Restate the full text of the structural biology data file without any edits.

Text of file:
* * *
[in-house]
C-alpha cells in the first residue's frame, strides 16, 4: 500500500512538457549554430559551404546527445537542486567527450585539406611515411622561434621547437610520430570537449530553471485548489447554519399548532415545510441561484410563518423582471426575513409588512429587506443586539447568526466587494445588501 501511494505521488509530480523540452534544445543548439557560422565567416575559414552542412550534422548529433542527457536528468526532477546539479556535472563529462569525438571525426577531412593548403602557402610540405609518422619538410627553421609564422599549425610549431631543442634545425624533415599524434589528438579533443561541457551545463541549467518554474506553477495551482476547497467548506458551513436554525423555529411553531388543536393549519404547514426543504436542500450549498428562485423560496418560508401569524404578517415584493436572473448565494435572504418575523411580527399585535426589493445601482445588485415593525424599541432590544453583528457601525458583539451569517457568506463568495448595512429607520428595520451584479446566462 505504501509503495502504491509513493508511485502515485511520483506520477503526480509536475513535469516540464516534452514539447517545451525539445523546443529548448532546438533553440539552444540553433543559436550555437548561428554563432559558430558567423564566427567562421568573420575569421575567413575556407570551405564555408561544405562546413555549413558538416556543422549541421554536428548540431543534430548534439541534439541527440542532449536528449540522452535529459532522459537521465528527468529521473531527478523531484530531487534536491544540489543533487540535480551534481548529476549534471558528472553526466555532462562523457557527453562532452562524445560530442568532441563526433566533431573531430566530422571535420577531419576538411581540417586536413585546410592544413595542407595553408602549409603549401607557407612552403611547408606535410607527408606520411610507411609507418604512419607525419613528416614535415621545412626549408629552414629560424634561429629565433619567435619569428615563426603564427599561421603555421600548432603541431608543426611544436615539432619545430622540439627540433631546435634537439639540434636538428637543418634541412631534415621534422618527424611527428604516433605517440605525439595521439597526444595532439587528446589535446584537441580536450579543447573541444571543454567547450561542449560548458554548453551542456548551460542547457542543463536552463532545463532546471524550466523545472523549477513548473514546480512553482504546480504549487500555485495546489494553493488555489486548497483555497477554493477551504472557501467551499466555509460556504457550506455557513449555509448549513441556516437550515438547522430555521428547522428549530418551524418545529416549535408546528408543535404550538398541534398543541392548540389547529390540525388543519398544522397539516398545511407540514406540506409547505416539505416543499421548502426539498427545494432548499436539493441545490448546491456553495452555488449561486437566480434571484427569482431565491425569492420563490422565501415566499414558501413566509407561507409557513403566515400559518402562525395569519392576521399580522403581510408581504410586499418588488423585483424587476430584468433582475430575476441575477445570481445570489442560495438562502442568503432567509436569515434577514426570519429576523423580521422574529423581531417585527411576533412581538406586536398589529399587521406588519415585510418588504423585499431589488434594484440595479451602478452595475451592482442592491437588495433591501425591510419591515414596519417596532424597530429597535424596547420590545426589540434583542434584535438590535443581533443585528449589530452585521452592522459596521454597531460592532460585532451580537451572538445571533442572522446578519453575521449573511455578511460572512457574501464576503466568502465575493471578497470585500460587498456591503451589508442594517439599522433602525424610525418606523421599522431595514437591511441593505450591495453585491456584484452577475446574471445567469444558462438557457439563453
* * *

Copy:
[in-house]
C-alpha cells in the first residue's frame, strides 16, 4: 500500500512538457549554430559551404546527445537542486567527450585539406611515411622561434621547437610520430570537449530553471485548489447554519399548532415545510441561484410563518423582471426575513409588512429587506443586539447568526466587494445588501 501511494505521488509530480523540452534544445543548439557560422565567416575559414552542412550534422548529433542527457536528468526532477546539479556535472563529462569525438571525426577531412593548403602557402610540405609518422619538410627553421609564422599549425610549431631543442634545425624533415599524434589528438579533443561541457551545463541549467518554474506553477495551482476547497467548506458551513436554525423555529411553531388543536393549519404547514426543504436542500450549498428562485423560496418560508401569524404578517415584493436572473448565494435572504418575523411580527399585535426589493445601482445588485415593525424599541432590544453583528457601525458583539451569517457568506463568495448595512429607520428595520451584479446566462 505504501509503495502504491509513493508511485502515485511520483506520477503526480509536475513535469516540464516534452514539447517545451525539445523546443529548448532546438533553440539552444540553433543559436550555437548561428554563432559558430558567423564566427567562421568573420575569421575567413575556407570551405564555408561544405562546413555549413558538416556543422549541421554536428548540431543534430548534439541534439541527440542532449536528449540522452535529459532522459537521465528527468529521473531527478523531484530531487534536491544540489543533487540535480551534481548529476549534471558528472553526466555532462562523457557527453562532452562524445560530442568532441563526433566533431573531430566530422571535420577531419576538411581540417586536413585546410592544413595542407595553408602549409603549401607557407612552403611547408606535410607527408606520411610507411609507418604512419607525419613528416614535415621545412626549408629552414629560424634561429629565433619567435619569428615563426603564427599561421603555421600548432603541431608543426611544436615539432619545430622540439627540433631546435634537439639540434636538428637543418634541412631534415621534422618527424611527428604516433605517440605525439595521439597526444595532439587528446589535446584537441580536450579543447573541444571543454567547450561542449560548458554548453551542456548551460542547457542543463536552463532545463532546471524550466523545472523549477513548473514546480512553482504546480504549487500555485495546489494553493488555489486548497483555497477554493477551504472557501467551499466555509460556504457550506455557513449555509448549513441556516437550515438547522430555521428547522428549530418551524418545529416549535408546528408543535404550538398541534398543541392548540389547529390540525388543519398544522397539516398545511407540514406540506409547505416539505416543499421548502426539498427545494432548499436539493441545490448546491456553495452555488449561486437566480434571484427569482431565491425569492420563490422565501415566499414558501413566509407561507409557513403566515400559518402562525395569519392576521399580522403581510408581504410586499418588488423585483424587476430584468433582475430575476441575477445570481445570489442560495438562502442568503432567509436569515434577514426570519429576523423580521422574529423581531417585527411576533412581538406586536398589529399587521406588519415585510418588504423585499431589488434594484440595479451602478452595475451592482442592491437588495433591501425591510419591515414596519417596532424597530429597535424596547420590545426589540434583542434584535438590535443581533443585528449589530452585521452592522459596521454597531460592532460585532451580537451572538445571533442572522446578519453575521449573511455578511460572512457574501464576503466568502465575493471578497470585500460587498456591503451589508442594517439599522433602525424610525418606523421599522431595514437591511441593505450591495453585491456584484452577475446574471445567469444558462438557457439563453